Image by Roger Smith
Supporters of the change say that strategies are in the works for Montana, Ohio, Florida and Oregon to try to pass changes that are similar in the year 2012.
The proposition being determined Nov. 8 has split the medical community and bewildered some doctors.
“We feel like the doctors as well as the patients are becoming caught in the centre of a war between the anti-abortion people along with the pro choice people,” said Dr. Wayne Slocum, head of the Mississippi area of the American College of Obstetricians and Gynecologists.
Medical organizations and groups concerned with women’s reproductive wellbeing say defining life as beginning at conception will even define some common types of birth control as abortion. If an embryo does not endure, it could likewise discourage Mississippi doctors from performing in vitro fertilization due to valid fear of criminal charges.
The text of the measure proposes that the definition of “man” in the state constitution comprise “every human being from the instant of fertilization, cloning or the practical equivalent thereof.”
The effort for the Mississippi initiative is using emotionally manipulative pictures of radiant fetuses’ in utero and chubby-cheeked newborns. Groups including Personhood USA promise they’re attempting to stop a sin that blights America.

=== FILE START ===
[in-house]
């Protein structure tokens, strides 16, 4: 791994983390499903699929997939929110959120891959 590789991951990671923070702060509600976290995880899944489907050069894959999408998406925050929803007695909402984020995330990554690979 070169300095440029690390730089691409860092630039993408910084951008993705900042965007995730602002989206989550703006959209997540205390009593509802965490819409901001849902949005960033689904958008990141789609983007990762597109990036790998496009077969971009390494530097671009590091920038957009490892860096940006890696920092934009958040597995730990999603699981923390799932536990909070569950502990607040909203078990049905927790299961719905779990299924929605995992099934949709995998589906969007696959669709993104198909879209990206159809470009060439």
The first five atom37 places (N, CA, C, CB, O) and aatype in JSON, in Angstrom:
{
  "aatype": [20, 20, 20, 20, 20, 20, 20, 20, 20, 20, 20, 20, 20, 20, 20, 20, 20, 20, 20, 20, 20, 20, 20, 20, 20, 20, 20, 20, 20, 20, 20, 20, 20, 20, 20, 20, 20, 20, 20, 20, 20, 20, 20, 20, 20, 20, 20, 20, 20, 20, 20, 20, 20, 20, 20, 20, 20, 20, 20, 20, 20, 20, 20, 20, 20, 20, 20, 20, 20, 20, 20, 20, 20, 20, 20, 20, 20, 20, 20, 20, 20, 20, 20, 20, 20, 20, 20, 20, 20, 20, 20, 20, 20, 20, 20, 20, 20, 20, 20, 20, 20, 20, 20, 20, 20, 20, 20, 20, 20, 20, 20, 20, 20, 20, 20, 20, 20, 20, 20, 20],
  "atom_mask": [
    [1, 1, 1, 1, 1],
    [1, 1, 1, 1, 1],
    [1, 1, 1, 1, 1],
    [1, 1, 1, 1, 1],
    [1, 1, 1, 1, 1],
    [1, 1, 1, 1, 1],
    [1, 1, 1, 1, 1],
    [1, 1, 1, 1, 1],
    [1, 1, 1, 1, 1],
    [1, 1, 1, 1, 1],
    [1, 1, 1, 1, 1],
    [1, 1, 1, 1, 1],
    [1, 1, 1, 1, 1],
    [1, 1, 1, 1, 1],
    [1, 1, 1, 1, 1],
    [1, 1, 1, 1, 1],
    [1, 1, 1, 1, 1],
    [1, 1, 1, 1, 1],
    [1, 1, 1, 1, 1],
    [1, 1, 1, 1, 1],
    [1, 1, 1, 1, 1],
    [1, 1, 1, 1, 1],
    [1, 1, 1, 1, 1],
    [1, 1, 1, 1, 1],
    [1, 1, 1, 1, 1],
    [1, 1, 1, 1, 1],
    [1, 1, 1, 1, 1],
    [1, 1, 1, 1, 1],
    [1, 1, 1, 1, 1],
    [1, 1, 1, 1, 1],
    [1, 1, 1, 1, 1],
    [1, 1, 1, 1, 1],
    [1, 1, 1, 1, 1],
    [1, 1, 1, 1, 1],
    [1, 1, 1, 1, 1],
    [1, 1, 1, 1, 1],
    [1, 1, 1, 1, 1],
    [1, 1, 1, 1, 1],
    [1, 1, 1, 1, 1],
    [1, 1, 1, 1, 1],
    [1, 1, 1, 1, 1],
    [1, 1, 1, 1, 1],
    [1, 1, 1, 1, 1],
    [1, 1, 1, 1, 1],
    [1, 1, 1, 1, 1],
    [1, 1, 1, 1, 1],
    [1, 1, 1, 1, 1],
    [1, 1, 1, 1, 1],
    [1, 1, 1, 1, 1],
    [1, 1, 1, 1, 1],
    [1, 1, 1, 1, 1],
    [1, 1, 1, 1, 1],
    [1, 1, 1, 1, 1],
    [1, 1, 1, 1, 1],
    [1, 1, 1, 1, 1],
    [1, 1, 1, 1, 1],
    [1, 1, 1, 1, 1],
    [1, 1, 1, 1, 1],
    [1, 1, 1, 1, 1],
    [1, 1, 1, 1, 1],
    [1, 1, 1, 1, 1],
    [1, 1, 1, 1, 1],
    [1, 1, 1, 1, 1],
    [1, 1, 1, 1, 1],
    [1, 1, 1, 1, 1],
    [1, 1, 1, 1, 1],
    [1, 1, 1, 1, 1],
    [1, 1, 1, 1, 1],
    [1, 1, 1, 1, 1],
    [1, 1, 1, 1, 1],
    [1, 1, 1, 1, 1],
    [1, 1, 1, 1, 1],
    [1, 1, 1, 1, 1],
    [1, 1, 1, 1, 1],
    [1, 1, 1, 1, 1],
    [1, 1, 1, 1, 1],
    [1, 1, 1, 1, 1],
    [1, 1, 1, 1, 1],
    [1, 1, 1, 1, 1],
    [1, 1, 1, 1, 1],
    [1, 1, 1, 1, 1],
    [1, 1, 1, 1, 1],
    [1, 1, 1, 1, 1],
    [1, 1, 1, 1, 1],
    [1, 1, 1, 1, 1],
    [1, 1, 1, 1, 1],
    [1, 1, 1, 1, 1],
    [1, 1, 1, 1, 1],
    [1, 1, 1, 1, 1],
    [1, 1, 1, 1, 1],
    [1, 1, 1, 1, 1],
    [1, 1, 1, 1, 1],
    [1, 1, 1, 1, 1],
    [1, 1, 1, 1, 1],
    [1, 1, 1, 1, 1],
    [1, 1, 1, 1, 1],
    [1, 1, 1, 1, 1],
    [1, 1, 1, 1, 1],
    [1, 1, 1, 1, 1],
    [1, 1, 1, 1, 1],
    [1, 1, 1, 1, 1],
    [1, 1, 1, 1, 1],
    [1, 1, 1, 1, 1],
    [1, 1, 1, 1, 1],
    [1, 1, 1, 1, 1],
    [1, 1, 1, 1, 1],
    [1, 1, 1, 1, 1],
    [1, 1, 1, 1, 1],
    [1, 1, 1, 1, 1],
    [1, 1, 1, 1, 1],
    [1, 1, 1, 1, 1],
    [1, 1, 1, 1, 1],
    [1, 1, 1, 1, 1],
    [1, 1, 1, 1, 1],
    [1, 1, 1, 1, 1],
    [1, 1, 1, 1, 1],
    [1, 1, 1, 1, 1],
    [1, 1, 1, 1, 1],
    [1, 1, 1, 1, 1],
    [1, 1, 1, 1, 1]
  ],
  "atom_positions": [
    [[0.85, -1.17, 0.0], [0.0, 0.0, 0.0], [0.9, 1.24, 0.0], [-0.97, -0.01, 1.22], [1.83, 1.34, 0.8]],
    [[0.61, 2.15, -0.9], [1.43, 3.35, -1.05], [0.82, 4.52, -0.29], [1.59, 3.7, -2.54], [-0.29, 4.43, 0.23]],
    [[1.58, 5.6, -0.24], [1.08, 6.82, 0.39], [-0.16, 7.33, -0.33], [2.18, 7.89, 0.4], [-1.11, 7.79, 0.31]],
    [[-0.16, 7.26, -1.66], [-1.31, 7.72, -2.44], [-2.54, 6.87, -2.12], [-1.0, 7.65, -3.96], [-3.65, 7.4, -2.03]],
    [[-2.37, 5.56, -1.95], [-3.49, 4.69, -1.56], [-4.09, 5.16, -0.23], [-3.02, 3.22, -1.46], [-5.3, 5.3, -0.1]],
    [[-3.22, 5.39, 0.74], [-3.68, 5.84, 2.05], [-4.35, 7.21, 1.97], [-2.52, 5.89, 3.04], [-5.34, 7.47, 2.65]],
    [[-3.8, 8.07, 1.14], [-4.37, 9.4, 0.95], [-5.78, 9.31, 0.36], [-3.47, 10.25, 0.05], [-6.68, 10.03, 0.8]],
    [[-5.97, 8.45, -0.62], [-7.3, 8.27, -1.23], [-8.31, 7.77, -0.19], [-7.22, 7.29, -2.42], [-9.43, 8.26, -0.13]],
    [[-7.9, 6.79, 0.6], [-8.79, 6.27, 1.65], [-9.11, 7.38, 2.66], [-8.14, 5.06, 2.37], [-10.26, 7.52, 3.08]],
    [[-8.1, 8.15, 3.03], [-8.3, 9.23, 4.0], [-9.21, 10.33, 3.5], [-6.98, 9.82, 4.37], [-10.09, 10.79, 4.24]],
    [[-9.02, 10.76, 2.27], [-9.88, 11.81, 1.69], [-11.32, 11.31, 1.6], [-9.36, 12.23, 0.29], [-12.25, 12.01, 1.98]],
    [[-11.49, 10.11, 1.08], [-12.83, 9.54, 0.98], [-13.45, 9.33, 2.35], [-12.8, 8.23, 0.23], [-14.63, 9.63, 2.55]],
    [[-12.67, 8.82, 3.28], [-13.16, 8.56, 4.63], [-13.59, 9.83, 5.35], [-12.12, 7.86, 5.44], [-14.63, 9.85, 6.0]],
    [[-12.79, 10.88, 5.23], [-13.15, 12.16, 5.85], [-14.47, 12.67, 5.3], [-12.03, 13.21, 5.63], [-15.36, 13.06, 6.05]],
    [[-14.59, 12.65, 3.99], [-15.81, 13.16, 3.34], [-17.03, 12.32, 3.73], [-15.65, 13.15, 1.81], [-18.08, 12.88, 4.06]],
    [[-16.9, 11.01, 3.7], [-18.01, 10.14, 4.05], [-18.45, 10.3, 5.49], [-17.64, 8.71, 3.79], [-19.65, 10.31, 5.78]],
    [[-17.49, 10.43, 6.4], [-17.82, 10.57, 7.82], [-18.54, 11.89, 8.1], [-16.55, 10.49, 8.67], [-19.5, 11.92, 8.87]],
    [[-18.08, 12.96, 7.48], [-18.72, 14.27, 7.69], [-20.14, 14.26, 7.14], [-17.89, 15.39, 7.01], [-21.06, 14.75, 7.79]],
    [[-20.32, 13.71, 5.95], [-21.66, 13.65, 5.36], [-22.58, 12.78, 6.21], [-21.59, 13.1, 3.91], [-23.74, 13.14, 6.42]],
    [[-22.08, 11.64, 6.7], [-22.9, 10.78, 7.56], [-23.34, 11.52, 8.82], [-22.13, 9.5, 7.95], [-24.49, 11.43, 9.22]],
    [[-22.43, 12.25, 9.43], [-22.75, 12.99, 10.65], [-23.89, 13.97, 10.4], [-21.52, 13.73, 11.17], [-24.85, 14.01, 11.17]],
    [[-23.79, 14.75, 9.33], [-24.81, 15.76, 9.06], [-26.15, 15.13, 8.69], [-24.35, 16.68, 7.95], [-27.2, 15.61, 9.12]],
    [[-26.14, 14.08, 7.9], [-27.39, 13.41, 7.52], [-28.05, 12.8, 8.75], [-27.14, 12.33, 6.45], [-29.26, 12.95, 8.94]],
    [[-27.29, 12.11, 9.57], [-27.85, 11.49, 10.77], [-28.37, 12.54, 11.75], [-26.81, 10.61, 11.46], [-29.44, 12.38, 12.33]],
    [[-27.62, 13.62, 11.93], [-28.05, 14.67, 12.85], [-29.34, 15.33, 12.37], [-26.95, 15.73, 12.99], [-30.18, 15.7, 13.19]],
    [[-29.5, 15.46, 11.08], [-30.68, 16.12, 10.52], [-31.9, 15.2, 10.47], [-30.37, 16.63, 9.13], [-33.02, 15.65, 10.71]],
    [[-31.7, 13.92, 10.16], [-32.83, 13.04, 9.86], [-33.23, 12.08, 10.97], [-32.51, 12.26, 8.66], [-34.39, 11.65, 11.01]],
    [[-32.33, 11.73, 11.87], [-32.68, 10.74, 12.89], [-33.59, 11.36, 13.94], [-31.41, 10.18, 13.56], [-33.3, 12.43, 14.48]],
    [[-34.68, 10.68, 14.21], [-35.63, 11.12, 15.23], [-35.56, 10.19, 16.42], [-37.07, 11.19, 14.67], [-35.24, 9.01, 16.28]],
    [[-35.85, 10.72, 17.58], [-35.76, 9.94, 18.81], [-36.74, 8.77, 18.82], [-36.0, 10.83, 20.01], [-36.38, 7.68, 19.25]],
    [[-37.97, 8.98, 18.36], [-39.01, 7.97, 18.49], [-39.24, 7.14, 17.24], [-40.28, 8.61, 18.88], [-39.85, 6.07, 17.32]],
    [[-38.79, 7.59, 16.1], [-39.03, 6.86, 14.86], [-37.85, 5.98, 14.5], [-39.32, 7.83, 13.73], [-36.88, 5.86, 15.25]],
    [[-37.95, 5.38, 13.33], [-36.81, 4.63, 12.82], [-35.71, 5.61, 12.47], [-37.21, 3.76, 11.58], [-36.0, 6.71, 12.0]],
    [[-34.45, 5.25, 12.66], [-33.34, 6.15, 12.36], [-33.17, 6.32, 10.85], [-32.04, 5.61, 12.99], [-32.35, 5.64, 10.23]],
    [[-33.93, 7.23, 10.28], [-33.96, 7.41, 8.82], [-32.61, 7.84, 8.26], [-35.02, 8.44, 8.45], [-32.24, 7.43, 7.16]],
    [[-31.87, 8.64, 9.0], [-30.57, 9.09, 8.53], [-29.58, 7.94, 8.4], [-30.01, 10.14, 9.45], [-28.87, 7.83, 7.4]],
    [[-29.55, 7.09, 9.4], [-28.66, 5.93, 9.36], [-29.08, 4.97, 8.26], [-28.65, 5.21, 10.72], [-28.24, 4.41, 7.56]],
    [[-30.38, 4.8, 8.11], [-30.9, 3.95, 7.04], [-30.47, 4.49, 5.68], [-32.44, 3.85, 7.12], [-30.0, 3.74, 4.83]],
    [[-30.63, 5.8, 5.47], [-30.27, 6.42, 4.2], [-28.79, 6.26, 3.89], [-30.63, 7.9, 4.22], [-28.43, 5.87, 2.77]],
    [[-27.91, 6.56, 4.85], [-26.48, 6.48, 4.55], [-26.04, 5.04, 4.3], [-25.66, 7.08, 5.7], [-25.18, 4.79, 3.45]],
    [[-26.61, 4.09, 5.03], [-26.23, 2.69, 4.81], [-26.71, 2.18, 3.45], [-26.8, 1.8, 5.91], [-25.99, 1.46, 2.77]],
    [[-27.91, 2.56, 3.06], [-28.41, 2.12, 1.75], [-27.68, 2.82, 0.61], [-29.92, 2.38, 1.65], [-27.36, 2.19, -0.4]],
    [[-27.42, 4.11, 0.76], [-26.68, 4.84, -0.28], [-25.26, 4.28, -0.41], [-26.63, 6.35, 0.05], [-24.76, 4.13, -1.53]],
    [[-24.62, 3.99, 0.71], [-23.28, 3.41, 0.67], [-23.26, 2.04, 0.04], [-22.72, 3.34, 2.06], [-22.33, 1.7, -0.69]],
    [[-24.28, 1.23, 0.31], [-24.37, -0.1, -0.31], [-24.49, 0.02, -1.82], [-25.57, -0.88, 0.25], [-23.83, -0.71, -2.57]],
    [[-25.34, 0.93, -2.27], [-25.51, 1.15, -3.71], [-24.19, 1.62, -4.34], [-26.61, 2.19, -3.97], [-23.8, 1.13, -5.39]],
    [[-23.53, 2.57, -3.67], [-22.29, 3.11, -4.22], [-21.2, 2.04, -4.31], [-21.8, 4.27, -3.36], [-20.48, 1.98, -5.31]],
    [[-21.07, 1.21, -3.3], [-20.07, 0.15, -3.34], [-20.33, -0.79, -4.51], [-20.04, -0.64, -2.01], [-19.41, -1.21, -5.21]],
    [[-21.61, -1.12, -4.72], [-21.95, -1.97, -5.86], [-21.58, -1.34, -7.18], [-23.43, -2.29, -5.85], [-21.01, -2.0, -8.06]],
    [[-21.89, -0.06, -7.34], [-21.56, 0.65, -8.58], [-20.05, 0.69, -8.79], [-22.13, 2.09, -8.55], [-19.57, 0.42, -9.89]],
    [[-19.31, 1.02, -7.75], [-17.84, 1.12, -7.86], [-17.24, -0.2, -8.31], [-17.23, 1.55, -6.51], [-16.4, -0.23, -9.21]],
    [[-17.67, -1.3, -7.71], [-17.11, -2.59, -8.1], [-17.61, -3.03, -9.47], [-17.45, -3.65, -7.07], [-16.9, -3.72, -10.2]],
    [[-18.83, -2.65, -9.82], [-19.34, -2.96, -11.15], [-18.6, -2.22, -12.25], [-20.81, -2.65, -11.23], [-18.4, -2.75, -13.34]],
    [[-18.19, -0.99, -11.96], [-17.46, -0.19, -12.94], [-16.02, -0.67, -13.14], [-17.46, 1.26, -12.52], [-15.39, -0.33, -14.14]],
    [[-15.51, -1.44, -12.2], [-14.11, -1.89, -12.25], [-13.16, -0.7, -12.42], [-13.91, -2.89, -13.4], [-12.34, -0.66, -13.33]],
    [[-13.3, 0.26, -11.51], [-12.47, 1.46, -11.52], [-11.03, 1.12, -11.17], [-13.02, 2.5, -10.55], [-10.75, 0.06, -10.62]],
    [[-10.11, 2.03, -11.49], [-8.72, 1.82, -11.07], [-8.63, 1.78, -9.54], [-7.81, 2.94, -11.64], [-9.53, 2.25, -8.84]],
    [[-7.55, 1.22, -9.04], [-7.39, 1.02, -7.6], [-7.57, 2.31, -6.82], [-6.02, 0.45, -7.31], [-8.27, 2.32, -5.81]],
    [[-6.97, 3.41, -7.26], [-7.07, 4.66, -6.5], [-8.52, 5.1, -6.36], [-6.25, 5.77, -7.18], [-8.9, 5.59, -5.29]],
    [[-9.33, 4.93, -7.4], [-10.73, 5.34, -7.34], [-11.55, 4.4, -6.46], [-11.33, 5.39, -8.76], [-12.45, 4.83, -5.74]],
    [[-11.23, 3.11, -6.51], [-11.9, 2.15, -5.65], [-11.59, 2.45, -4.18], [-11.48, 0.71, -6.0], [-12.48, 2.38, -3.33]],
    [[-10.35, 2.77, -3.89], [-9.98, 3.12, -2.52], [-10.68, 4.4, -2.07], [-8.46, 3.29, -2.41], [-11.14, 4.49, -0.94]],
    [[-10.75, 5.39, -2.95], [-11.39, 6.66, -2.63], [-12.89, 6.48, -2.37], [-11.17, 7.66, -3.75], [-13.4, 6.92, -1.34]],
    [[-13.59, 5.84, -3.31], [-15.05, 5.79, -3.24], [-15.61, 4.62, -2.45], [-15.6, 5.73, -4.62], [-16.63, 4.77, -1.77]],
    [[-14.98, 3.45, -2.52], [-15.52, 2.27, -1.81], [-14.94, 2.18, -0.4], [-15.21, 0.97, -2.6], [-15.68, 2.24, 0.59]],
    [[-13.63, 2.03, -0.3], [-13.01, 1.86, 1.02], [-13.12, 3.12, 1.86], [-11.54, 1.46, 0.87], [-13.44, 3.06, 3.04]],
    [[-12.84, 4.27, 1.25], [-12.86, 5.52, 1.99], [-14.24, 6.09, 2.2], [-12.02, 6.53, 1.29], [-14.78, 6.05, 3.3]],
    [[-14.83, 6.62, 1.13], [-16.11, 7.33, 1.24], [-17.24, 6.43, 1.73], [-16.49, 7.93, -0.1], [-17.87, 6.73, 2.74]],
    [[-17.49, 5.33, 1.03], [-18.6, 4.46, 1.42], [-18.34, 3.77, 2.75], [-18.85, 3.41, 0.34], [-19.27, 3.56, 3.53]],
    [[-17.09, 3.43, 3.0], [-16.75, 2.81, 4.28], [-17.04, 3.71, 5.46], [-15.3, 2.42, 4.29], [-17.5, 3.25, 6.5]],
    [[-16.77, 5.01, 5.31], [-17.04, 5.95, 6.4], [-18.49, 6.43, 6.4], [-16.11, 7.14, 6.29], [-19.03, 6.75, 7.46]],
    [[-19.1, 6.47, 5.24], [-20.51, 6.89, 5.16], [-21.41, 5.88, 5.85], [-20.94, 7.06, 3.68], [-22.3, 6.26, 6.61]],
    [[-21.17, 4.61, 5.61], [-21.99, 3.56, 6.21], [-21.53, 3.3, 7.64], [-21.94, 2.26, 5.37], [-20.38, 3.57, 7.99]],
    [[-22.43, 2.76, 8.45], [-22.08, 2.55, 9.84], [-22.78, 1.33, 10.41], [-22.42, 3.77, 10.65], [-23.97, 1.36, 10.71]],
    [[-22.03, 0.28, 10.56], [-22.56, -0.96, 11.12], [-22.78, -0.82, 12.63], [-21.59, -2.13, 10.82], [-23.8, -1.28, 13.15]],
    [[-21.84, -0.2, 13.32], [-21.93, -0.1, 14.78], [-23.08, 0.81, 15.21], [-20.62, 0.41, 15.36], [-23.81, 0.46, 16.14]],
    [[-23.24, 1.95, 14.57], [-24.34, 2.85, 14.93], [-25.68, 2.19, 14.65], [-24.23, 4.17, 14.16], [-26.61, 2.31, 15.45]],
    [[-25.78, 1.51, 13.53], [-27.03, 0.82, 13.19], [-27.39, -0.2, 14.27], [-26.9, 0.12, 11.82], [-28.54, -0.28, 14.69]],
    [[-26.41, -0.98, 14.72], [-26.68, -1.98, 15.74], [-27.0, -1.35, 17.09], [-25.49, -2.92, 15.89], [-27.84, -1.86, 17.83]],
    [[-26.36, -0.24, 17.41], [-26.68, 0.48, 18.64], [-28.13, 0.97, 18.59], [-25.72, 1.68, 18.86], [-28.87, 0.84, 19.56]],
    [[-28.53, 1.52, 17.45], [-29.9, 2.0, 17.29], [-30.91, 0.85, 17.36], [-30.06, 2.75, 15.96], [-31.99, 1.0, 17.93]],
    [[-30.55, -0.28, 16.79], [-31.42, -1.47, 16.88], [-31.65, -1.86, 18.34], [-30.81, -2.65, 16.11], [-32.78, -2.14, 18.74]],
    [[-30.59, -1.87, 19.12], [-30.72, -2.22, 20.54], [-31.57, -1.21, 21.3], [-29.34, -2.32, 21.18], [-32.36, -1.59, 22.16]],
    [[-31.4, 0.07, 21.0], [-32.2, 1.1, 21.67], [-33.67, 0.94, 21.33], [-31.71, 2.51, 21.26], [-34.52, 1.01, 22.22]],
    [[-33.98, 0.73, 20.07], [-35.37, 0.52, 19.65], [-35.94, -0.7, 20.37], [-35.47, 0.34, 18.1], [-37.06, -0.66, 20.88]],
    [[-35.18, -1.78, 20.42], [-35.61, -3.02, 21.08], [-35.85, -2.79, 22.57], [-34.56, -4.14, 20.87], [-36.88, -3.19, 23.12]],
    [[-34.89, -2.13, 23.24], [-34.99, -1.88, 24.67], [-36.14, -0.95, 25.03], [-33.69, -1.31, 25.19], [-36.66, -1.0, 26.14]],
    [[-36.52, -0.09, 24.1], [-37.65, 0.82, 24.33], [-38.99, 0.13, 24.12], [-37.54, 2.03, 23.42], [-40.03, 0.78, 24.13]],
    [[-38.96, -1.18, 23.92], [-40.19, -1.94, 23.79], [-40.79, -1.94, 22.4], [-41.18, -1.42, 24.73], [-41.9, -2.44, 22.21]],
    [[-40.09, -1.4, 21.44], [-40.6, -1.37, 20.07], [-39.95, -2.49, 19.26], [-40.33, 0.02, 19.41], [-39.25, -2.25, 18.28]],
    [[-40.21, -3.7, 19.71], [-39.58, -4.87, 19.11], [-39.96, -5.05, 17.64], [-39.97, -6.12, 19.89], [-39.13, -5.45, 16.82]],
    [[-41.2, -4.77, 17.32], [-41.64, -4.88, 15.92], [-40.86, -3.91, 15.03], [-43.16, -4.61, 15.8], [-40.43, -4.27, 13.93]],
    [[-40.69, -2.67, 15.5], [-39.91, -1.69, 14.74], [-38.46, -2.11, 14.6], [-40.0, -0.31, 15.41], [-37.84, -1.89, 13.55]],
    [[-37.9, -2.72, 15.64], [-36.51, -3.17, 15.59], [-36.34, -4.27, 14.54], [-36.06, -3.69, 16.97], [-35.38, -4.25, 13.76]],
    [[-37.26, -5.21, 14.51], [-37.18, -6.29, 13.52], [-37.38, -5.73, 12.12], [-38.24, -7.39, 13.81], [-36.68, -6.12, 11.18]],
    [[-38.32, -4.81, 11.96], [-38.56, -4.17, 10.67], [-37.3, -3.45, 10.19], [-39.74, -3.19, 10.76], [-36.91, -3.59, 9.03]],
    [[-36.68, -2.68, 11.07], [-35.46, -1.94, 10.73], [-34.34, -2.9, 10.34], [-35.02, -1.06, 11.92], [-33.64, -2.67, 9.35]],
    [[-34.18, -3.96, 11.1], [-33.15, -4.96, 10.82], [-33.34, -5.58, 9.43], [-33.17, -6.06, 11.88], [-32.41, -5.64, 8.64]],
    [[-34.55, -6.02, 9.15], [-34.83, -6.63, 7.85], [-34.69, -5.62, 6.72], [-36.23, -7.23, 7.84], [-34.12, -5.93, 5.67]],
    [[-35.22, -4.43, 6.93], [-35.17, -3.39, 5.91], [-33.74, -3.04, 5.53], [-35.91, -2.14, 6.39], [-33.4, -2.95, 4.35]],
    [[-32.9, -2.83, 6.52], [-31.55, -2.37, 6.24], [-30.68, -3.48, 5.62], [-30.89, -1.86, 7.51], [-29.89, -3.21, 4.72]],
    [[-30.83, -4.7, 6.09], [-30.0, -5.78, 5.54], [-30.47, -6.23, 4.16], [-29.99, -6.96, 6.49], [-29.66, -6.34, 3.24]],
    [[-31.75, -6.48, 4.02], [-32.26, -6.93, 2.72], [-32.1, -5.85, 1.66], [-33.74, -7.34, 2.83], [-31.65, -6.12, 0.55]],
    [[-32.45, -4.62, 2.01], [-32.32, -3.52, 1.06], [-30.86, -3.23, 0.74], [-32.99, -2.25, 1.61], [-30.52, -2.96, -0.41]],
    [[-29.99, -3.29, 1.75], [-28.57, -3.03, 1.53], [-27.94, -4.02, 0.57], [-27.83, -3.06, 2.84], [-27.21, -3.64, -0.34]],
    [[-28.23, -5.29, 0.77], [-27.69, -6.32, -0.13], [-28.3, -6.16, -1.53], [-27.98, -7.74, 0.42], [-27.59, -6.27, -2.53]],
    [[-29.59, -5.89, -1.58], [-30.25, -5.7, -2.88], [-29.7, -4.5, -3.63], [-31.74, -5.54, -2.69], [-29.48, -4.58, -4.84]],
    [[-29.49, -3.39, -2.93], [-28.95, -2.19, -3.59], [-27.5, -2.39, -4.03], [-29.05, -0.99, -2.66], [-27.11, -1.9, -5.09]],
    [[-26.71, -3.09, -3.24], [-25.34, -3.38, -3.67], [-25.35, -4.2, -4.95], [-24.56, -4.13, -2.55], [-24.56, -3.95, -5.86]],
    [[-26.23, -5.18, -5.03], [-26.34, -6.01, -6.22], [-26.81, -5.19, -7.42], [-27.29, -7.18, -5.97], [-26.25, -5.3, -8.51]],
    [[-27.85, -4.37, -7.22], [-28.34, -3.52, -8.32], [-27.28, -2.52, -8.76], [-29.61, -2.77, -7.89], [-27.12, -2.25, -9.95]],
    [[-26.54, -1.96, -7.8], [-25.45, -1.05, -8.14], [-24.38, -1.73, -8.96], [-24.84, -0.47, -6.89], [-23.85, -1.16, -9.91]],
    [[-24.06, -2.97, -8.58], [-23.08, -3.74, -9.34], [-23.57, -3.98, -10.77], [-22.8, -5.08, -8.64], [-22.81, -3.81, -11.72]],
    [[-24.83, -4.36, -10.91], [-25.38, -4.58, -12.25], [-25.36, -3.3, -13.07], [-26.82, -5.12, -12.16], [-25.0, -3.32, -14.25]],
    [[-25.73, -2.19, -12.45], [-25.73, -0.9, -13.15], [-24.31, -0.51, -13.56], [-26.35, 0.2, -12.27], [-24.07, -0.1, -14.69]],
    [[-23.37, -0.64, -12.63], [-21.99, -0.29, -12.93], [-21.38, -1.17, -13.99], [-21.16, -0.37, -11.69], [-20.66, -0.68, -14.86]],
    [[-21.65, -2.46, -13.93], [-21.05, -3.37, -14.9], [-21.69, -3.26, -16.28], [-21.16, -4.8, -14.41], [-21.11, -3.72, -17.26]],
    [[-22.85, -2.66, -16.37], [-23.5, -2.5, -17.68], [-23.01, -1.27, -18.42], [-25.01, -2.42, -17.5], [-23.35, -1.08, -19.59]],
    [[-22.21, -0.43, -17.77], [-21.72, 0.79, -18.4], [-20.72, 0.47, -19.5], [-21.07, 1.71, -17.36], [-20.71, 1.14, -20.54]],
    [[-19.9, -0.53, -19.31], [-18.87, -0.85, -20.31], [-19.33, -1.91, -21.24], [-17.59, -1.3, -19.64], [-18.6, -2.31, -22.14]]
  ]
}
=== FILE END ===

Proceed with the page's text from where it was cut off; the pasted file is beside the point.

While modifications of the type will presumably be deemed unconstitutional nearly instantaneously – and hence unlikely to be demands – the precedent is dangerous enough.
Personhood USA and other groups supporting such laws eventually wish to amend the U.S. Constitution to say life starts at fertilization.
Thad Hall, a University of Utah professor who has written a novel about abortion politics, remarked that making such statements is simpler at a state rather then a national level.
“What you see here is a sort of difference between slowness and issue in policy changes on national amount … along with the ease with which states can alter public policy,” Hall said.
Individuals concerned with women’s wellness state that this kind of change does not merely put an end to abortion.
“There’s the possible if this law will be to be implemented consistently, it is going to apply to any or all kinds of birth control,” said Felicia Brown-Williams, outreach manager for Mississippians for Healthy Families, a statewide anti-26 effort.
This is a serious concern in a state with high rates of teen pregnancy and limited state funds to support these brand new families.